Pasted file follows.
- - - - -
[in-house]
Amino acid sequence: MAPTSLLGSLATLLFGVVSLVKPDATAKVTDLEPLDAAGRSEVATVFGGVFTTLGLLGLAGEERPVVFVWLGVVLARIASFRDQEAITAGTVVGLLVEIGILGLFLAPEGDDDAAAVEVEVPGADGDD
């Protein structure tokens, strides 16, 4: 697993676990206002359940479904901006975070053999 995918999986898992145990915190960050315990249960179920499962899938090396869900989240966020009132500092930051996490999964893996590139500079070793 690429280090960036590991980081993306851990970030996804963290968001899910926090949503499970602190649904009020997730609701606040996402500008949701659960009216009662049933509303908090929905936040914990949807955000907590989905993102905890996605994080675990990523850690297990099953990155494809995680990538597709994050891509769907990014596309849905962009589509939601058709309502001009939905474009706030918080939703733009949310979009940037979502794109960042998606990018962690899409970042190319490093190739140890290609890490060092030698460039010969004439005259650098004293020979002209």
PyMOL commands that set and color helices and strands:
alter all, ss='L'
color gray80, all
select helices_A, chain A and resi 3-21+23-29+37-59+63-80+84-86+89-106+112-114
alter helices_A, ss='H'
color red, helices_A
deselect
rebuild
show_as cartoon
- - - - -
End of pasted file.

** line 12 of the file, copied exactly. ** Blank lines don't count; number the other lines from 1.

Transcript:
show_as cartoon